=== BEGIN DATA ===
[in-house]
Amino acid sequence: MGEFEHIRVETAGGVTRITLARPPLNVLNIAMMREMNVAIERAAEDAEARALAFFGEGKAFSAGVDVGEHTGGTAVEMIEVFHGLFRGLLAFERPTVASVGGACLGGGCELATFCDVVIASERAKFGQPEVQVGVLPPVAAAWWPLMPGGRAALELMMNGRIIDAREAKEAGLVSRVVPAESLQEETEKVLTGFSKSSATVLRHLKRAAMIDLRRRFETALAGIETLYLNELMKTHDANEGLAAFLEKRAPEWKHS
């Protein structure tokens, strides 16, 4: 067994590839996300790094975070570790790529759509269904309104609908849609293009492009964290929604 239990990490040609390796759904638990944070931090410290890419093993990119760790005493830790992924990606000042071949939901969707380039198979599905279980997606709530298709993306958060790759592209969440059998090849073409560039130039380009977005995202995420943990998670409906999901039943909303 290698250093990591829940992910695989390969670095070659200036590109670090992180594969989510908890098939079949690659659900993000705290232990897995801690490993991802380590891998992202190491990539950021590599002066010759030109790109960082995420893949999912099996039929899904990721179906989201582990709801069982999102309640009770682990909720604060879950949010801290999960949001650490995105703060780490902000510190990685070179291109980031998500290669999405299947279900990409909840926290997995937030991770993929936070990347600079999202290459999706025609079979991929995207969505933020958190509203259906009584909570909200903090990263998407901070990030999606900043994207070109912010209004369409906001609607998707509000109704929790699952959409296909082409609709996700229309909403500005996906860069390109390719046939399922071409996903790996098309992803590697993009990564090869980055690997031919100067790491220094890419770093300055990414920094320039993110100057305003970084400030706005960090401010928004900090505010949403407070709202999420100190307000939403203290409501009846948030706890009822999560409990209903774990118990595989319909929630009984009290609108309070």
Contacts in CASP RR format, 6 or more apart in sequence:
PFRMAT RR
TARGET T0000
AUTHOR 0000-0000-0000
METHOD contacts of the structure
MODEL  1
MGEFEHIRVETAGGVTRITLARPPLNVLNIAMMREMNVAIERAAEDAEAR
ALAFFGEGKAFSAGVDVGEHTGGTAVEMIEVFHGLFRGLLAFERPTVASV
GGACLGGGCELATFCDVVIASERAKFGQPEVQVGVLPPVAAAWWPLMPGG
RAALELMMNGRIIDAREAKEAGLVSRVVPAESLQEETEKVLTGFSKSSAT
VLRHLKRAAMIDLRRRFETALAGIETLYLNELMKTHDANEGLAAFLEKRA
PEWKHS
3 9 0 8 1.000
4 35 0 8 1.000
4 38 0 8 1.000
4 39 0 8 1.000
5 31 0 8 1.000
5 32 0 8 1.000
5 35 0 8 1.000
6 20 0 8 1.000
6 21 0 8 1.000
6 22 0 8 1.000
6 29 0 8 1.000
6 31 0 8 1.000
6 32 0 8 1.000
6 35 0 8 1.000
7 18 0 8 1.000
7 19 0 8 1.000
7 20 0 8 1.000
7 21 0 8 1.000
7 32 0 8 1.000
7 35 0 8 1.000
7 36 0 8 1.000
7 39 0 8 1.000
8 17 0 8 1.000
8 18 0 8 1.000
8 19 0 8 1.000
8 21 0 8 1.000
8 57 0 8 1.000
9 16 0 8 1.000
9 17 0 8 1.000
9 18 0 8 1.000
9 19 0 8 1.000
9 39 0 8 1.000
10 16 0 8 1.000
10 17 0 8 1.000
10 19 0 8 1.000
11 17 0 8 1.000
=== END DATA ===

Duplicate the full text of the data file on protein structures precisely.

[in-house]
Amino acid sequence: MGEFEHIRVETAGGVTRITLARPPLNVLNIAMMREMNVAIERAAEDAEARALAFFGEGKAFSAGVDVGEHTGGTAVEMIEVFHGLFRGLLAFERPTVASVGGACLGGGCELATFCDVVIASERAKFGQPEVQVGVLPPVAAAWWPLMPGGRAALELMMNGRIIDAREAKEAGLVSRVVPAESLQEETEKVLTGFSKSSATVLRHLKRAAMIDLRRRFETALAGIETLYLNELMKTHDANEGLAAFLEKRAPEWKHS
């Protein structure tokens, strides 16, 4: 067994590839996300790094975070570790790529759509269904309104609908849609293009492009964290929604 239990990490040609390796759904638990944070931090410290890419093993990119760790005493830790992924990606000042071949939901969707380039198979599905279980997606709530298709993306958060790759592209969440059998090849073409560039130039380009977005995202995420943990998670409906999901039943909303 290698250093990591829940992910695989390969670095070659200036590109670090992180594969989510908890098939079949690659659900993000705290232990897995801690490993991802380590891998992202190491990539950021590599002066010759030109790109960082995420893949999912099996039929899904990721179906989201582990709801069982999102309640009770682990909720604060879950949010801290999960949001650490995105703060780490902000510190990685070179291109980031998500290669999405299947279900990409909840926290997995937030991770993929936070990347600079999202290459999706025609079979991929995207969505933020958190509203259906009584909570909200903090990263998407901070990030999606900043994207070109912010209004369409906001609607998707509000109704929790699952959409296909082409609709996700229309909403500005996906860069390109390719046939399922071409996903790996098309992803590697993009990564090869980055690997031919100067790491220094890419770093300055990414920094320039993110100057305003970084400030706005960090401010928004900090505010949403407070709202999420100190307000939403203290409501009846948030706890009822999560409990209903774990118990595989319909929630009984009290609108309070």
Contacts in CASP RR format, 6 or more apart in sequence:
PFRMAT RR
TARGET T0000
AUTHOR 0000-0000-0000
METHOD contacts of the structure
MODEL  1
MGEFEHIRVETAGGVTRITLARPPLNVLNIAMMREMNVAIERAAEDAEAR
ALAFFGEGKAFSAGVDVGEHTGGTAVEMIEVFHGLFRGLLAFERPTVASV
GGACLGGGCELATFCDVVIASERAKFGQPEVQVGVLPPVAAAWWPLMPGG
RAALELMMNGRIIDAREAKEAGLVSRVVPAESLQEETEKVLTGFSKSSAT
VLRHLKRAAMIDLRRRFETALAGIETLYLNELMKTHDANEGLAAFLEKRA
PEWKHS
3 9 0 8 1.000
4 35 0 8 1.000
4 38 0 8 1.000
4 39 0 8 1.000
5 31 0 8 1.000
5 32 0 8 1.000
5 35 0 8 1.000
6 20 0 8 1.000
6 21 0 8 1.000
6 22 0 8 1.000
6 29 0 8 1.000
6 31 0 8 1.000
6 32 0 8 1.000
6 35 0 8 1.000
7 18 0 8 1.000
7 19 0 8 1.000
7 20 0 8 1.000
7 21 0 8 1.000
7 32 0 8 1.000
7 35 0 8 1.000
7 36 0 8 1.000
7 39 0 8 1.000
8 17 0 8 1.000
8 18 0 8 1.000
8 19 0 8 1.000
8 21 0 8 1.000
8 57 0 8 1.000
9 16 0 8 1.000
9 17 0 8 1.000
9 18 0 8 1.000
9 19 0 8 1.000
9 39 0 8 1.000
10 16 0 8 1.000
10 17 0 8 1.000
10 19 0 8 1.000
11 17 0 8 1.000